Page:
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Crucial Connection

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July/August 2012 Volume 5 Issue 3

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By William Leventon

Contributing Editor

(609) 926-6447

wleventon@verizon.net

Intelligent transportation systems hold promise for safer roadways

Driving is a vital part of life, but we pay a high price for it. Each year, there are millions of accidents on the world’s roads, causing tens of thousands of deaths and costing society hundreds of billions of dollars. Widespread traffic congestion wastes enormous amounts of time and fuel. Then there are the steep environmental costs of vehicle emissions.

As governments and companies around the world grapple with these issues, many are exploring the efficacy of linking vehicles and roadways in what are known as Intelligent Transportation Systems. Under the ITS umbrella is a wide range of technologies, including communications, computer processing, sensors and navigation systems. Besides making roads safer, ITS technologies offer other potential benefits, including reduced traffic congestion, fuel consumption and greenhouse gas emissions.

The latest wireless ITS systems allow vehicles to communicate with each other and with the road infrastructure. These so-called vehicle-to-vehicle (V2V) and vehicle-to-infrastructure (V2I) technologies could affect about 80 percent of vehicle crash scenarios involving non-impaired drivers, according to the U.S. Department of Transportation. (It’s worth noting that DOT’s Research and Innovative Technology Administration, RITA, is a major player in V2V and V2I research.)

In private industry, meanwhile, there is a thriving market for ITS technologies, products and services, according to the Intelligent Transportation Society of America, which released a study last year on the scope of the North American ITS market. The study found almost 3,000 U.S. companies operating in the ITS field. The U.S. alone posts $48 billion in annual ITS sales and the study projects higher growth for ITS than the general economy.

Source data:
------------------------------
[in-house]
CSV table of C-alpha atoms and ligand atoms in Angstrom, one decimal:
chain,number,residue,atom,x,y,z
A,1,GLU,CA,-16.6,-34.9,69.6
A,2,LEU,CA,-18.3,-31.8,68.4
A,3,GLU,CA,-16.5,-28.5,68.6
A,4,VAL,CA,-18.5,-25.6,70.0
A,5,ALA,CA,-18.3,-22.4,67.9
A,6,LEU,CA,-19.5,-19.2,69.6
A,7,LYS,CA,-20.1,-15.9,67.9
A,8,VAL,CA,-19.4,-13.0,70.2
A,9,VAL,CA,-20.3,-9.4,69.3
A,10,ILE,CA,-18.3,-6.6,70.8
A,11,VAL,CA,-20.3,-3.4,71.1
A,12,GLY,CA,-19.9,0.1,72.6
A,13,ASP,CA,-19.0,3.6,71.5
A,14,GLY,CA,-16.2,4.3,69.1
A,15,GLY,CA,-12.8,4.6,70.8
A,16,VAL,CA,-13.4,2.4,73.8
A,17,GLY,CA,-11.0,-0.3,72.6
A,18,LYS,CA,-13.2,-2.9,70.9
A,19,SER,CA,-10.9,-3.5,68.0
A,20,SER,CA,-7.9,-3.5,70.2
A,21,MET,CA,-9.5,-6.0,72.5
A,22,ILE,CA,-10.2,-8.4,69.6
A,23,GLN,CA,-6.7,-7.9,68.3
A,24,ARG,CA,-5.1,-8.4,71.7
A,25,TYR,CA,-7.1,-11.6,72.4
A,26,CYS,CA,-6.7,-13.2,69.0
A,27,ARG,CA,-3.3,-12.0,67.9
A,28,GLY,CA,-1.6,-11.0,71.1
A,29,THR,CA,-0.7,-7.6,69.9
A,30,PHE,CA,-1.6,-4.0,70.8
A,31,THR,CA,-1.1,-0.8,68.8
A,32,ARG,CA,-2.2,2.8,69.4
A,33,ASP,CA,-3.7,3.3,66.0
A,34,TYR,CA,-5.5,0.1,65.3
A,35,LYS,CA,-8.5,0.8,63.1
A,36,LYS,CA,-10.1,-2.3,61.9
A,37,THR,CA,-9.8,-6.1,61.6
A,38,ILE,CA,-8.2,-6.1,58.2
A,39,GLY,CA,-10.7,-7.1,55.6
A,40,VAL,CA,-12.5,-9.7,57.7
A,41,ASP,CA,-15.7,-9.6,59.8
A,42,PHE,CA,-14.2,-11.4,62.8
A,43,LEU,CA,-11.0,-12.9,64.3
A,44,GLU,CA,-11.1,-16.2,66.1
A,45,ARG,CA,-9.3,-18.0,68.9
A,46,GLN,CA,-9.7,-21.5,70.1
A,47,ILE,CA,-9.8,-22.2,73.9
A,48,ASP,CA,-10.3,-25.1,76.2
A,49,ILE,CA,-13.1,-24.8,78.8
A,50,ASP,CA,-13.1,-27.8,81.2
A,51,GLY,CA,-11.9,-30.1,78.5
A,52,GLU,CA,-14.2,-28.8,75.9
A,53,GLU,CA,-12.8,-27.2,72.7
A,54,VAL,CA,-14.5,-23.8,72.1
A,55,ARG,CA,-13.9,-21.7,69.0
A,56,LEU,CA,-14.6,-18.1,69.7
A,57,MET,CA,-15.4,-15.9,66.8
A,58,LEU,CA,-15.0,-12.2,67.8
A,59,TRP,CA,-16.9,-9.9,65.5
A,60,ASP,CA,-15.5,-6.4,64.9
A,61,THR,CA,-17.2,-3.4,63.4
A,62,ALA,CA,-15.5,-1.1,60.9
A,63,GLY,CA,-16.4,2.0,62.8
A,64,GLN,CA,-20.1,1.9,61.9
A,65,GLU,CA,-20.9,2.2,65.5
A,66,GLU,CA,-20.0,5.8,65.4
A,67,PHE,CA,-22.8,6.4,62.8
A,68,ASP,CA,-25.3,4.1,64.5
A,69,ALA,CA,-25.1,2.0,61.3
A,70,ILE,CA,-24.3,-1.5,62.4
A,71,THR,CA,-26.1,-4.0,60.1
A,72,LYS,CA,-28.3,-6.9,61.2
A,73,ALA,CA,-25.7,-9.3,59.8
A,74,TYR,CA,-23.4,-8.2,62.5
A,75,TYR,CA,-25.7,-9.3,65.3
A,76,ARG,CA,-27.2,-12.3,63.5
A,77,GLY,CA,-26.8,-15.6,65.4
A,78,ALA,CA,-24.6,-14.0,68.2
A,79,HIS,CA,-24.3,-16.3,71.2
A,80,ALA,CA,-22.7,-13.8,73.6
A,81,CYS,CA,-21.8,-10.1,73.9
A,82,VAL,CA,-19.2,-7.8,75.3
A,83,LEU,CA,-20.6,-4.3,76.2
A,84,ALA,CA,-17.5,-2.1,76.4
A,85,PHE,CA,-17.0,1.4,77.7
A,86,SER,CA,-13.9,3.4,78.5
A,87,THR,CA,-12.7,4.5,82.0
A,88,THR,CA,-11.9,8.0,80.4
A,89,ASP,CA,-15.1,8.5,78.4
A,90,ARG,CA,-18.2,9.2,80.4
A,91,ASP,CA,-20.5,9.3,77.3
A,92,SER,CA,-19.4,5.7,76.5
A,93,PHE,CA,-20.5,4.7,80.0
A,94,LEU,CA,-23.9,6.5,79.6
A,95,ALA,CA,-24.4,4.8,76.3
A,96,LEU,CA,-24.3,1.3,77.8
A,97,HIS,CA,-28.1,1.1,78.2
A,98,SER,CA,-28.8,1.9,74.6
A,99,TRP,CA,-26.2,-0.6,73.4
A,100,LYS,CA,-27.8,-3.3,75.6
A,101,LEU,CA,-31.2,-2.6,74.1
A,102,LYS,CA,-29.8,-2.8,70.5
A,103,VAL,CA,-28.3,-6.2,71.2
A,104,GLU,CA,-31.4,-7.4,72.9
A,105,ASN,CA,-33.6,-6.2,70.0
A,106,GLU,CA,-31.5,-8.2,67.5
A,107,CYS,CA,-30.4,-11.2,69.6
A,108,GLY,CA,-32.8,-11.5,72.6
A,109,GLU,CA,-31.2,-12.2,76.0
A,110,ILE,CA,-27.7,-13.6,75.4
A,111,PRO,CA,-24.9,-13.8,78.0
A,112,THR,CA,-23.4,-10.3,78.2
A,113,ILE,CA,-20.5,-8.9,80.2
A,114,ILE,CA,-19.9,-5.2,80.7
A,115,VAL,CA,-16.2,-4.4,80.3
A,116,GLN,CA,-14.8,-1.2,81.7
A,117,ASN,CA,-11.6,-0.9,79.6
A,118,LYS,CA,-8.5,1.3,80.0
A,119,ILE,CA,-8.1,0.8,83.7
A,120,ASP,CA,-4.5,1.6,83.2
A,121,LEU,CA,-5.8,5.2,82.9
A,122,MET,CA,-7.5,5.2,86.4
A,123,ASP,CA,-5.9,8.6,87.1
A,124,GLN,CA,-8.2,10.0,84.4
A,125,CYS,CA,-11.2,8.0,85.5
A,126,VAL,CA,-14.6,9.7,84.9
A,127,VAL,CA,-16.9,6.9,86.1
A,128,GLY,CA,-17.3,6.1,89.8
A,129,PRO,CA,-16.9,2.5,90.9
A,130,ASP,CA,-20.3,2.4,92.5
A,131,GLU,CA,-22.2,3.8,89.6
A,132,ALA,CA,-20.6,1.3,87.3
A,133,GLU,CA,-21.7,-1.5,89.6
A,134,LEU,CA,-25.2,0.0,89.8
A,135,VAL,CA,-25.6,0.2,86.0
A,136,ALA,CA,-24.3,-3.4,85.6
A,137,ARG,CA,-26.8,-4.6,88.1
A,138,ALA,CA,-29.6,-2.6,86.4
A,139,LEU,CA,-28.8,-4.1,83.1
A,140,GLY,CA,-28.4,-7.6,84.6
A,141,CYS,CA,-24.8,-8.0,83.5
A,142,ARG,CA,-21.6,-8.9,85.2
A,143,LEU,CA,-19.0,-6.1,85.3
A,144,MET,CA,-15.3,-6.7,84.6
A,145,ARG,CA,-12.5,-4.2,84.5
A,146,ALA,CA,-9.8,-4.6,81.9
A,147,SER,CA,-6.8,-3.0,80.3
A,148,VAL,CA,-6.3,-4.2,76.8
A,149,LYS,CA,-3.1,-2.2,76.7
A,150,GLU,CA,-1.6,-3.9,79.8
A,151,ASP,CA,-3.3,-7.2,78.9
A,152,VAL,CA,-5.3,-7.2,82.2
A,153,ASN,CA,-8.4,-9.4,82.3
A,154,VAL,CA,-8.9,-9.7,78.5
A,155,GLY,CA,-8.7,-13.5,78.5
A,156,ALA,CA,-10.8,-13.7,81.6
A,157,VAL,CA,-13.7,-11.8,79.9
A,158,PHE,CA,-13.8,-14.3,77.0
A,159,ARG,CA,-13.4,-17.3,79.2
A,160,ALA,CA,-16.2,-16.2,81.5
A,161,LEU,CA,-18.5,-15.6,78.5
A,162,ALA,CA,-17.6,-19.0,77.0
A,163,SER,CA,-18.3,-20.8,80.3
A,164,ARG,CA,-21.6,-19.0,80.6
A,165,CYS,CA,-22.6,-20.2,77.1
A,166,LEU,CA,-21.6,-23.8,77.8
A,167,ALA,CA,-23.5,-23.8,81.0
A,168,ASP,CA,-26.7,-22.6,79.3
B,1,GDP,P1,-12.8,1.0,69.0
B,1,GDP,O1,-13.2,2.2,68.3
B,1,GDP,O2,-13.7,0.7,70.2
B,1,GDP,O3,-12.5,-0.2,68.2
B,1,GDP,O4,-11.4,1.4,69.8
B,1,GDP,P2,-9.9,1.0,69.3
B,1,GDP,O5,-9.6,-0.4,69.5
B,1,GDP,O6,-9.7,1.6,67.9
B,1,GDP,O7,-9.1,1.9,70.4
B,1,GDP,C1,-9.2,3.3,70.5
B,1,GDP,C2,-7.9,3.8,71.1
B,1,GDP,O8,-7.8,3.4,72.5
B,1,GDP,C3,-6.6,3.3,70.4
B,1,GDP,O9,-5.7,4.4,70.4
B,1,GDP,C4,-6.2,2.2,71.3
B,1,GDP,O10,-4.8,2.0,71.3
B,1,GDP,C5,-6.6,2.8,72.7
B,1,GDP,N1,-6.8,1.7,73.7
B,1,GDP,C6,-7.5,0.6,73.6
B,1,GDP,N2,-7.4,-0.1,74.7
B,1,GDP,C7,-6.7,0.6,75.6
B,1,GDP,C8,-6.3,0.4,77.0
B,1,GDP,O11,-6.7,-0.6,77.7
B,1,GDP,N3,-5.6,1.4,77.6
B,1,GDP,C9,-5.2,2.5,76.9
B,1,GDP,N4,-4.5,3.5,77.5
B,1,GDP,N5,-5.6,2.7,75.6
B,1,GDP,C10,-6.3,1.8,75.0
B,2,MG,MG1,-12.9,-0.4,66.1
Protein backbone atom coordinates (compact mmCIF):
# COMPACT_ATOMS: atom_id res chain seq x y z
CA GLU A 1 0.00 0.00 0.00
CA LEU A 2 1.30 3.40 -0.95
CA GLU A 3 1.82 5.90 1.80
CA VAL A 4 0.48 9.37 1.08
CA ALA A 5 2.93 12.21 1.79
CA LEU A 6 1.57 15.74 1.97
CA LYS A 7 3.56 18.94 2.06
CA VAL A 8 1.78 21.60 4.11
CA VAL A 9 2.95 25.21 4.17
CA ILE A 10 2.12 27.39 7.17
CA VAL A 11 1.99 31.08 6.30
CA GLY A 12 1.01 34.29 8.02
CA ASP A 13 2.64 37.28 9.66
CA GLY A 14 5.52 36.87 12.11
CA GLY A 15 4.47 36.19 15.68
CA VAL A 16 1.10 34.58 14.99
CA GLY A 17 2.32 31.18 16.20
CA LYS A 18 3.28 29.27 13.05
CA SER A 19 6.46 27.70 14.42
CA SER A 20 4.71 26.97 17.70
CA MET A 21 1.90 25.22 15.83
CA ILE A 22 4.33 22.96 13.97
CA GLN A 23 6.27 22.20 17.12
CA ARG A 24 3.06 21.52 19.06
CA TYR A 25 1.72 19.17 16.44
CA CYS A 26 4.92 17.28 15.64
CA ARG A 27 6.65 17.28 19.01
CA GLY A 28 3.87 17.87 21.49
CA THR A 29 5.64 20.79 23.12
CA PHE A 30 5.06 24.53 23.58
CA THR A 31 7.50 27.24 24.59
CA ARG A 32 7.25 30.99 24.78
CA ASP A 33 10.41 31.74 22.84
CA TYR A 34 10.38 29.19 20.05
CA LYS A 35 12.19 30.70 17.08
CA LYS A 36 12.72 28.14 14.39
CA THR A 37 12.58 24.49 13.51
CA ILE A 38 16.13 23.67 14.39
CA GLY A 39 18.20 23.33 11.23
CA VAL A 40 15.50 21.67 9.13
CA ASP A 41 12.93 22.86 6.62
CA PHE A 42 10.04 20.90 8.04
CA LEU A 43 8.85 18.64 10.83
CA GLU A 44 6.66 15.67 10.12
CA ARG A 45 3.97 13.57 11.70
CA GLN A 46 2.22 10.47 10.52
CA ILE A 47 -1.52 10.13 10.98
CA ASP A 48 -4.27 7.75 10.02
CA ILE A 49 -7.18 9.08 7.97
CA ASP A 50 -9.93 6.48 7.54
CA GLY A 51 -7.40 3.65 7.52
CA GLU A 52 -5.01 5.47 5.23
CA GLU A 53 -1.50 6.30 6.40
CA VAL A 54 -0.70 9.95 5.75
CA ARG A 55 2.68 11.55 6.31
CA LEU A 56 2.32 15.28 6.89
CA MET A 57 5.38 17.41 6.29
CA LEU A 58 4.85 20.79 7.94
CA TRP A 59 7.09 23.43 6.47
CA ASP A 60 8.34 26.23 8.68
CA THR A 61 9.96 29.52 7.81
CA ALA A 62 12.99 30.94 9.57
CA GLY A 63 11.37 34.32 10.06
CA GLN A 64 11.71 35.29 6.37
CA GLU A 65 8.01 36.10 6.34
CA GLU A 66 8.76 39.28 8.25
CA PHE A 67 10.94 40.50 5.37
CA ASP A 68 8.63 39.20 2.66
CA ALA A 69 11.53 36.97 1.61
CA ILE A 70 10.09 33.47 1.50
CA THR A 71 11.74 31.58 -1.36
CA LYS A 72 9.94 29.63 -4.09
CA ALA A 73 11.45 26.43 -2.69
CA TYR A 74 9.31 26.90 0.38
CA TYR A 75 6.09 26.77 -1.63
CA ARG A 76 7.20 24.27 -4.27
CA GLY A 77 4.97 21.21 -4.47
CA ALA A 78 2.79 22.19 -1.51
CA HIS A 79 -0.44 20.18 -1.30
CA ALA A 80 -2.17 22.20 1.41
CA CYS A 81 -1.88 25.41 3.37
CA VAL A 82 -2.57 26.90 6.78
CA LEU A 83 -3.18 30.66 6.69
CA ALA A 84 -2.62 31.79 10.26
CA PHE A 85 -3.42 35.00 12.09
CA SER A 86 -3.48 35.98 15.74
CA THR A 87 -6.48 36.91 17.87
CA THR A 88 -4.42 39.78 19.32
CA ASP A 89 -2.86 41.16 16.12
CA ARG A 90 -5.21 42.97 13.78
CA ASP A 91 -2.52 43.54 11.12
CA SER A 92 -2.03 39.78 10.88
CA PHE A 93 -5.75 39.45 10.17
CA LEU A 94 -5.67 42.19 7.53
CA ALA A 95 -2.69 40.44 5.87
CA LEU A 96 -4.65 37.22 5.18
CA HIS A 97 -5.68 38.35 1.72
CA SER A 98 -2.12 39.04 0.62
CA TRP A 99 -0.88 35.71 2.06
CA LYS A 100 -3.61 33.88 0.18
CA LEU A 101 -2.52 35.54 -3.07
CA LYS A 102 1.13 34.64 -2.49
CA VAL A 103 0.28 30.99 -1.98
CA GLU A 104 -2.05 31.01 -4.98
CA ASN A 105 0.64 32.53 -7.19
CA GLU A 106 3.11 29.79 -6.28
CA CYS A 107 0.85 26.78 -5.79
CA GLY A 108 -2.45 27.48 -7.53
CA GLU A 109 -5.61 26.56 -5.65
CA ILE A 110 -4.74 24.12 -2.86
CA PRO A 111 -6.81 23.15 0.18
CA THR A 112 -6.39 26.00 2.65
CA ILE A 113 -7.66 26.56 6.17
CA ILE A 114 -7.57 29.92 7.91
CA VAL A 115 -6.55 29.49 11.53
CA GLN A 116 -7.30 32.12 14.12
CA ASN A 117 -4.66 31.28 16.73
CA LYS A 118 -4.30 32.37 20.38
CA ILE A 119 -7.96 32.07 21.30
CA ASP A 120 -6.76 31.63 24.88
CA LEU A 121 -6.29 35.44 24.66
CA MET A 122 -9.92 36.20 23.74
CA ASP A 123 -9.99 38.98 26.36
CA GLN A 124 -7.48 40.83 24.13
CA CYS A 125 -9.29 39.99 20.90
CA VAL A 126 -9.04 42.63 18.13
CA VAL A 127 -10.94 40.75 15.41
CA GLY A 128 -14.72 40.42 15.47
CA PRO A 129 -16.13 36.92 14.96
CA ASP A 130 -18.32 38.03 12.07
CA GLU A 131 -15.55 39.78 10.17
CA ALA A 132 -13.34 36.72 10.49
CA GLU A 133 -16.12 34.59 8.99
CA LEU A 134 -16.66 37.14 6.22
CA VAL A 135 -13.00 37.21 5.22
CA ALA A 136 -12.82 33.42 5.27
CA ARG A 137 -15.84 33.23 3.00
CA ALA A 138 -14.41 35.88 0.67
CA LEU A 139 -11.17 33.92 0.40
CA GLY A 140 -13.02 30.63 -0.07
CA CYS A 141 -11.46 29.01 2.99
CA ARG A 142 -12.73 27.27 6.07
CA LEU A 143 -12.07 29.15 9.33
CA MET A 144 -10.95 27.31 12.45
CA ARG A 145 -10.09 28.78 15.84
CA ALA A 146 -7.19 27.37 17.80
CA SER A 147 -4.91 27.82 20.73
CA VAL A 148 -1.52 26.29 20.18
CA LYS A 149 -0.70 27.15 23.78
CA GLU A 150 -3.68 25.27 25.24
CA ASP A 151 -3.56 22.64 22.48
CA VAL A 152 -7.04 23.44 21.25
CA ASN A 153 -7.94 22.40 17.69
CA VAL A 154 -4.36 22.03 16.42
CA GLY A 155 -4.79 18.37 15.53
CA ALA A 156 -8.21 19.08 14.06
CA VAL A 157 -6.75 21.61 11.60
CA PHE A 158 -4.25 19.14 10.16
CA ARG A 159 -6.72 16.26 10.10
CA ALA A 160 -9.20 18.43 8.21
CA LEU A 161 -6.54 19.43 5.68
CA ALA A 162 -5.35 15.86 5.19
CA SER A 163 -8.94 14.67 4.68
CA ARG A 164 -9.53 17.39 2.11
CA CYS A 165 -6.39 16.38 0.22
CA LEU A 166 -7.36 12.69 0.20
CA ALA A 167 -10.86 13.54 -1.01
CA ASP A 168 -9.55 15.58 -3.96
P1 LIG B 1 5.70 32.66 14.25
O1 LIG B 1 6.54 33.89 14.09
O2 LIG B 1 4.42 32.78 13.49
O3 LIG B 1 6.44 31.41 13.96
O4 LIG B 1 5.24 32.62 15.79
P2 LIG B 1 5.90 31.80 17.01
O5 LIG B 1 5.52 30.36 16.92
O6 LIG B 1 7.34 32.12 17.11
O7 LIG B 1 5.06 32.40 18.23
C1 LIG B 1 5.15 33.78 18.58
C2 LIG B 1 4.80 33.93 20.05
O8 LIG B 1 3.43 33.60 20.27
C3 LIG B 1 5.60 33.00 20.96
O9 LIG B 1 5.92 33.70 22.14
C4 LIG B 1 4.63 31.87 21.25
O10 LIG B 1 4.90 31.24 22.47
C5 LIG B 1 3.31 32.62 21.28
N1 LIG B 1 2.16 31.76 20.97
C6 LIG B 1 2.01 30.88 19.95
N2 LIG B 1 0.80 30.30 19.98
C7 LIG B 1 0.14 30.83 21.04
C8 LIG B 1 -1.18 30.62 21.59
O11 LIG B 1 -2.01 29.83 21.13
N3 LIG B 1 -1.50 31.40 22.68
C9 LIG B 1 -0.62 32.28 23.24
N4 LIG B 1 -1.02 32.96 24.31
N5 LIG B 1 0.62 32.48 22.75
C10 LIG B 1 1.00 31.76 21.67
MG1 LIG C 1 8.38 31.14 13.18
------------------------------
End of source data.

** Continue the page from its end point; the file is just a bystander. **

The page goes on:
While they haven’t yet been widely deployed, much bigger things may be in store for “connected vehicle” safety technologies. “Nobody denies that this technology would bring [major] benefits to the table,” said Ravi Puvvala, CEO of Santa Clara, Calif.-based Savari Networks, which makes connected-vehicle safety systems. “So the potential is that this technology would go into all vehicles.”

Among the companies that stand to benefit from a growing market for connected-vehicle technologies are manufacturers of processors, switches, sensors, modems and microcontrollers, as well as companies that use components like these to build ITS systems sold to automakers. On the road-infrastructure side, potential ITS beneficiaries include firms that make traffic-signal equipment and large display devices for freeway-information systems, according to Richard Wallace, director of transportation systems analysis for the Center for Automotive Research in Ann Arbor, Mich.

At present, Wallace said, the primary focus in the connected-vehicle safety field is on a technology called Dedicated Short Range Communications. DSRC is a two-way wireless communication system that permits the high-data-transmission rates critical for safety applications.

In the U.S., the Federal Communications Commission has allocated 75 MHz of spectrum in the 5.9-GHz band for ITS V2V and V2I communication. The low latency of DSRC makes it well-suited for V2V collision-avoidance systems, explained Joachim Taiber, professor of automotive engineering at Clemson University.